Dodge Dart Gets Serviced, Sludge City, USA, Under the Hood

Dodge Dart being serviced by WatchJRGo 13 photos
Photo: WatchJRGo/YouTube
Dodge Dart RepairDodge Dart RepairDodge Dart RepairDodge Dart RepairDodge Dart RepairDodge Dart RepairDodge Dart RepairDodge Dart RepairDodge Dart RepairDodge Dart RepairDodge Dart RepairDodge Dart Repair
The modern iteration of the Dodge Dart was a cheap, unreliable, epic fail. Needless to say, not quite Civic or Corolla material. But a fair few of them are still on the road. One of which was purchased by the YouTube DIY guru WatchJRGo. His Dart spent much of its life as a rental car, and it shows.
JR and a mechanic buddy set about opening the hood of the Dart to see just what kind of horrors lie underneath in the engine bay. They needn't do much but take the plastic engine cover off to start to find trouble. Thin slicks of oil had stained themselves onto various bits and pieces of the valve covers.

Clearly, more work was needed. The valve cover was finally removed after much frustration trying to get off the two-liter Chrysler Tigershark four-cylinder engine. What they found is liable to make any car owner weak at the knees in fear. A thick lining of oil sludge, dirt, debris, and other nonsense had found its way into the underside of the valve cover.

Even removing the old gasket required two strong men to get the job done. The two spent some time dragging their gloved fingers across the surface of the inner valve cover. The trail of sludge left by their finger was evidence that the rental company that owned this car didn't care an iota about maintenance.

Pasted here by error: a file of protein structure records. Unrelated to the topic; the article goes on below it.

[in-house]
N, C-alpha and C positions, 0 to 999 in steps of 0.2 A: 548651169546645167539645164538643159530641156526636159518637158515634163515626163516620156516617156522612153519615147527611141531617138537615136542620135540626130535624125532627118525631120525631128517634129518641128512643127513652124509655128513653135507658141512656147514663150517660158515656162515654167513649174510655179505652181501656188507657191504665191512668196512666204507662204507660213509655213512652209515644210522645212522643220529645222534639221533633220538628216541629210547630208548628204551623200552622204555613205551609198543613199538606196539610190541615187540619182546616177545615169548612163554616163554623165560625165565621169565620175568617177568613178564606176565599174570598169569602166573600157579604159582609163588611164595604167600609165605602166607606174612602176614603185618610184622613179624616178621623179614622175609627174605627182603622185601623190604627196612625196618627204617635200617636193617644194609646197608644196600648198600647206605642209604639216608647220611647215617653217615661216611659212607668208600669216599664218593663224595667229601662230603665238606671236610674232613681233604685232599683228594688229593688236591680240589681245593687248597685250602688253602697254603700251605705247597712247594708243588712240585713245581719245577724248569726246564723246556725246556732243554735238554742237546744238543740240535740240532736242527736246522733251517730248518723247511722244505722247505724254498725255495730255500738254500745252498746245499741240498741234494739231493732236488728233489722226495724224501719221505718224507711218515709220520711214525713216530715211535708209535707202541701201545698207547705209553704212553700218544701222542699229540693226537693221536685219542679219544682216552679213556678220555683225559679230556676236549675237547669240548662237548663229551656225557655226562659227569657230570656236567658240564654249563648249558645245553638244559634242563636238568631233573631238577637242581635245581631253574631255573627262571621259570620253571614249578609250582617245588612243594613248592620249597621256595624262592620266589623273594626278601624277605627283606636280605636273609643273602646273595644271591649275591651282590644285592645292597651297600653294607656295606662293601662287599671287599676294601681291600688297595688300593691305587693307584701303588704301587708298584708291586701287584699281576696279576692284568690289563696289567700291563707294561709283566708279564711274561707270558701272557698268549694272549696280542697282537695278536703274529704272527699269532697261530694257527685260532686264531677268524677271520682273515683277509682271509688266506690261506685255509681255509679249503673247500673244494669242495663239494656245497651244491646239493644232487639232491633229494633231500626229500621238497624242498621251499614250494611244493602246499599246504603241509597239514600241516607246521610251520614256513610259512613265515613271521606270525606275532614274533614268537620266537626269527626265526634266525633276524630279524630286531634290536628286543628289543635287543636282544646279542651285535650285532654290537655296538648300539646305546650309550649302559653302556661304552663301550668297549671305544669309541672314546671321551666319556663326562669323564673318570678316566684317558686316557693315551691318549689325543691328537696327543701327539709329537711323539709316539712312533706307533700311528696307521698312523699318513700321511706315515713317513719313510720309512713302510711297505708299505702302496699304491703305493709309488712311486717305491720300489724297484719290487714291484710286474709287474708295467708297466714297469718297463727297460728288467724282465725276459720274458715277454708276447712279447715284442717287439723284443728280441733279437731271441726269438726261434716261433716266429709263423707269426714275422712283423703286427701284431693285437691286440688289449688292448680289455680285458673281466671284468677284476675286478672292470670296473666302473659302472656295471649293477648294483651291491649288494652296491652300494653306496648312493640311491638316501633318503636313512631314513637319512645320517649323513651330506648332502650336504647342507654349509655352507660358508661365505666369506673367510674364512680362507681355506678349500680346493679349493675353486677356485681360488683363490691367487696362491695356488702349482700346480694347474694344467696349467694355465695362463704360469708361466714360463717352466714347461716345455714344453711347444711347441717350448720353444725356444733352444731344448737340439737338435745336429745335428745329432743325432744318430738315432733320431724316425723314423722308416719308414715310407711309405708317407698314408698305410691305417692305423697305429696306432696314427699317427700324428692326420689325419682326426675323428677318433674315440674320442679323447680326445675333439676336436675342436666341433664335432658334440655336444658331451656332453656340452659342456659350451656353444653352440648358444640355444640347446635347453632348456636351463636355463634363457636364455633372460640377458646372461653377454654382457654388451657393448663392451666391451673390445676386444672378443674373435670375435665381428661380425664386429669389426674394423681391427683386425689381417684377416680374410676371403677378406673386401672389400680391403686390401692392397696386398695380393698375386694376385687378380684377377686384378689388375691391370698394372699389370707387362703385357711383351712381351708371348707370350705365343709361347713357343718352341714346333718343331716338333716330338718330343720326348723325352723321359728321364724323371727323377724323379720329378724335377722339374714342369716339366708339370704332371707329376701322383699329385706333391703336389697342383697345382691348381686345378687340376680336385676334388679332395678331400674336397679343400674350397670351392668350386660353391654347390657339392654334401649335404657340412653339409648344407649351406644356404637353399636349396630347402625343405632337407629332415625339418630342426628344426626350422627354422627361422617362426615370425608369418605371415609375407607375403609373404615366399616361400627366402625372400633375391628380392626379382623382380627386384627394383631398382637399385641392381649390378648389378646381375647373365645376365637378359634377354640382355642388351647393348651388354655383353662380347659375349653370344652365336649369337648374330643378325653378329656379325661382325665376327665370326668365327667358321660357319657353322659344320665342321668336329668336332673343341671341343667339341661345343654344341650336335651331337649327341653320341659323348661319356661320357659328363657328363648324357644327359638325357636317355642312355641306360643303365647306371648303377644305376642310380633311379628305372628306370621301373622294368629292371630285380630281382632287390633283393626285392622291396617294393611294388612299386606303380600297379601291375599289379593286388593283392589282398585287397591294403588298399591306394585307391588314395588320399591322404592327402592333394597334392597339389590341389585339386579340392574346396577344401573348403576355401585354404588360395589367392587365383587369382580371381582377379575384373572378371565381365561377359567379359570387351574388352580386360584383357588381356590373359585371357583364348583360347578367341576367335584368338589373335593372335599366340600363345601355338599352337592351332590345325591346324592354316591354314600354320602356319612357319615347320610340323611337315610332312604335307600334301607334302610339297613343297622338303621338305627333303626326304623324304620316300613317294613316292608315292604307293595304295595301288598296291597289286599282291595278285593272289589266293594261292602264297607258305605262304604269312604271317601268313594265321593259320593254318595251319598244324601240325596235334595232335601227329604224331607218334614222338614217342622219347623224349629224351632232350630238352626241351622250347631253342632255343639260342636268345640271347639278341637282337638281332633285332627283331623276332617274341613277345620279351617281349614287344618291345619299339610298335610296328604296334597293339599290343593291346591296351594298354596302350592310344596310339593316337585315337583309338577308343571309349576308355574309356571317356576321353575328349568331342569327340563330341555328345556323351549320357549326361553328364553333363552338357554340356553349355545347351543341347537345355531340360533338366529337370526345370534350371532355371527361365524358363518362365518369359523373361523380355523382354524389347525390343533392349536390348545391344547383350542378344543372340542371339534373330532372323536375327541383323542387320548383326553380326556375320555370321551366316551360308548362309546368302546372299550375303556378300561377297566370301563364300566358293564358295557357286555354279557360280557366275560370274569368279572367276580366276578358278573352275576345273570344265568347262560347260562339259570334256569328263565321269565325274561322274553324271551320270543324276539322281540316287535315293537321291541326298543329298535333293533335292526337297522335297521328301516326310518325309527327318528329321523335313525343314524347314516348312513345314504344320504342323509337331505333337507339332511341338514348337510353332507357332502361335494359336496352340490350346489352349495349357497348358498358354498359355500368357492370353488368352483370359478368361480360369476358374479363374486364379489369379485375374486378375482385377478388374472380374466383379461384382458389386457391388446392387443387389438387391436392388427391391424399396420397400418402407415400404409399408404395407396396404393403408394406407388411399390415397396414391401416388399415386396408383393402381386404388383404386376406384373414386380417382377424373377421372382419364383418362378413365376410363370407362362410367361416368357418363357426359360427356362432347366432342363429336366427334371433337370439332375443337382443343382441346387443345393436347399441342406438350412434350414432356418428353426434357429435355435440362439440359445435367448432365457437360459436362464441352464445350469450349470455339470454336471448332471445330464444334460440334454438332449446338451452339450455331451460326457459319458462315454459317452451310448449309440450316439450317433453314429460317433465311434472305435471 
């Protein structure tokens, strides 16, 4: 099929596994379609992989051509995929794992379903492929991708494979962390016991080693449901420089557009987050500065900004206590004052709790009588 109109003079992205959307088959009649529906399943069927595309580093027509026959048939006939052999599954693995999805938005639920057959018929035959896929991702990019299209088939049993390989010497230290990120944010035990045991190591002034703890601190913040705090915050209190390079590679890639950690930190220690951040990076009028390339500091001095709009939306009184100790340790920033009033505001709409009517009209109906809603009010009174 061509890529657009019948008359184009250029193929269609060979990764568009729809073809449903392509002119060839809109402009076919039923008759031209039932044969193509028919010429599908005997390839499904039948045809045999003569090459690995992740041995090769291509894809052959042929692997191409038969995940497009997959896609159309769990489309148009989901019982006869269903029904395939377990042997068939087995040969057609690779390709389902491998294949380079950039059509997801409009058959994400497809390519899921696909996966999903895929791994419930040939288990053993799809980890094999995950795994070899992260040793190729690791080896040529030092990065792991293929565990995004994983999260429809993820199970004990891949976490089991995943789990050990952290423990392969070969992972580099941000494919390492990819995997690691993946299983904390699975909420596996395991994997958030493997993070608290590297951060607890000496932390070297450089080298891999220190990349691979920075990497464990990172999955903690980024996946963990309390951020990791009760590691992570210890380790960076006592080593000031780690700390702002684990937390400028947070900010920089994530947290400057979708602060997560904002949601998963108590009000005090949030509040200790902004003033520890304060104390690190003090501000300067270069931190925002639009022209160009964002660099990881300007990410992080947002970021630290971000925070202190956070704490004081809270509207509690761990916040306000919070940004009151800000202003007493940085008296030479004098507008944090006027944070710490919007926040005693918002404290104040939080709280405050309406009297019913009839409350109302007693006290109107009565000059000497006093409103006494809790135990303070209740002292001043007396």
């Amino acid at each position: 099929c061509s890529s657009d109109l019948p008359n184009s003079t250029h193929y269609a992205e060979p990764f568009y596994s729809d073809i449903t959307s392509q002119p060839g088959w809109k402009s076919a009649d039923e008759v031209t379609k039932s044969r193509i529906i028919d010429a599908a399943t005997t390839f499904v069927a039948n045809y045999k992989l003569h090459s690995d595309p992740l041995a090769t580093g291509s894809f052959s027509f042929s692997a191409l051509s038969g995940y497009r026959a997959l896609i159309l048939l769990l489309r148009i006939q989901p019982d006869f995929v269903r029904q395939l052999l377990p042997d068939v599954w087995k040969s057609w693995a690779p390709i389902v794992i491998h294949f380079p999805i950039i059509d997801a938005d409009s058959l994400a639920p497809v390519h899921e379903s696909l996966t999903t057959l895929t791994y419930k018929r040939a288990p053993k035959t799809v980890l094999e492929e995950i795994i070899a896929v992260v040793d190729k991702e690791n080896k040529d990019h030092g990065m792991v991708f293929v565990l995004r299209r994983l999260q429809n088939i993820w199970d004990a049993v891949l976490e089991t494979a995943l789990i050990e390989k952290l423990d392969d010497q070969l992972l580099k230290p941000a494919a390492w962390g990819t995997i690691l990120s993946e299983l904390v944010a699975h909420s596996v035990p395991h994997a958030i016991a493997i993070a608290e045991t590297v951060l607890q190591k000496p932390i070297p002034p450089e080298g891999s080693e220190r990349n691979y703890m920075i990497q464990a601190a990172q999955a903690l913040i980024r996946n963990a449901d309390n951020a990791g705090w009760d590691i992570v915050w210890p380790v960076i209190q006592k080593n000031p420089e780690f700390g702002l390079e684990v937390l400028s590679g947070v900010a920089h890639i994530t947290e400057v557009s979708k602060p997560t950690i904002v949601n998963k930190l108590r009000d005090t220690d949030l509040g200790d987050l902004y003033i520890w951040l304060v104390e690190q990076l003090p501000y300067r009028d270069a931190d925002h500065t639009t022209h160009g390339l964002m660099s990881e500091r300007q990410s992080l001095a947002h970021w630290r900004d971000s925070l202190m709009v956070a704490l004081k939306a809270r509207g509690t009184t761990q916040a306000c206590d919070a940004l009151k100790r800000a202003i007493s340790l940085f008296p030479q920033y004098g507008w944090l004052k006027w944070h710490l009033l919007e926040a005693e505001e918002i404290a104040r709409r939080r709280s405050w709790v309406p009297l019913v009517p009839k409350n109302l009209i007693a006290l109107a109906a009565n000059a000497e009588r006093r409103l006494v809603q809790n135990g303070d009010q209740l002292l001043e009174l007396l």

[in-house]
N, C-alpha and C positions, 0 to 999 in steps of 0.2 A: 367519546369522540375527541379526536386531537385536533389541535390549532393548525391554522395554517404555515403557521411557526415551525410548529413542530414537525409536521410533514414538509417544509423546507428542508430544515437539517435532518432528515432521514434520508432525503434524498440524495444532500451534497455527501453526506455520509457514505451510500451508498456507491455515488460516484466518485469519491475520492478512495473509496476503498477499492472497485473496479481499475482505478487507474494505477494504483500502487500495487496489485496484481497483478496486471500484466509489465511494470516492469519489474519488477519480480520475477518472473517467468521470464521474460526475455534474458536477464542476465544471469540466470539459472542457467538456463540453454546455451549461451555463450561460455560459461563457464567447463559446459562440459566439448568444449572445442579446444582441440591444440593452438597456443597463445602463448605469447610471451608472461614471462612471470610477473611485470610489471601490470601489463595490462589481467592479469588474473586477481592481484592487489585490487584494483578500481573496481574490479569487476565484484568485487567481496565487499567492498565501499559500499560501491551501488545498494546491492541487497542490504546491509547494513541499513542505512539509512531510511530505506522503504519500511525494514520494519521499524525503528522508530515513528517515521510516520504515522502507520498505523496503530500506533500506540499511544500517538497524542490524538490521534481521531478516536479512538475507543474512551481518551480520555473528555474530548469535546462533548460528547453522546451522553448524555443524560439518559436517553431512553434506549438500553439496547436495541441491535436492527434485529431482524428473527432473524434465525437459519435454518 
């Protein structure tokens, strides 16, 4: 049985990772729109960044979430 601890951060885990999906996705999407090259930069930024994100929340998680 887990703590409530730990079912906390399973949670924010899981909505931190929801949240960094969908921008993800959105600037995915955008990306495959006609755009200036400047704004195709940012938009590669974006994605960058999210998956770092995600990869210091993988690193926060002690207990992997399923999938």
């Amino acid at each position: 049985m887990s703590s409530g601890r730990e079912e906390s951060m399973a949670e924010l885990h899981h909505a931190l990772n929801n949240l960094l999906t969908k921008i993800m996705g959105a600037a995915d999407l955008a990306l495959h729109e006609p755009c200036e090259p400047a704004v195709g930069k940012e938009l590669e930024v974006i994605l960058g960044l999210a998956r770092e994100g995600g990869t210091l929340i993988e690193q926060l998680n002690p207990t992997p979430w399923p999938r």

It's possible that this Dart could have run for the rest of its life in this state. But, being a mid-2010's Chrysler product means that at 120,000 miles, this car is likely near or at the end of its life. Still, JR and his buddy spent time cleaning and regasketing the valve cover to try and get things as squeaky as possible.

The end result is a car that still doesn't run perfectly but at least isn't going to consume a lifetime's worth of engine sludge every time the driver switches the engine on. "It's still a Dart," one of the two that saved the car's life says showing resignation, towards the end of the video. Way to go JR, you breathed maybe a few months to a year more of life out of your Dart.

If you liked the article, please follow us:  Google News icon Google News Youtube Instagram

Would you like AUTOEVOLUTION to send you notifications?

You will only receive our top stories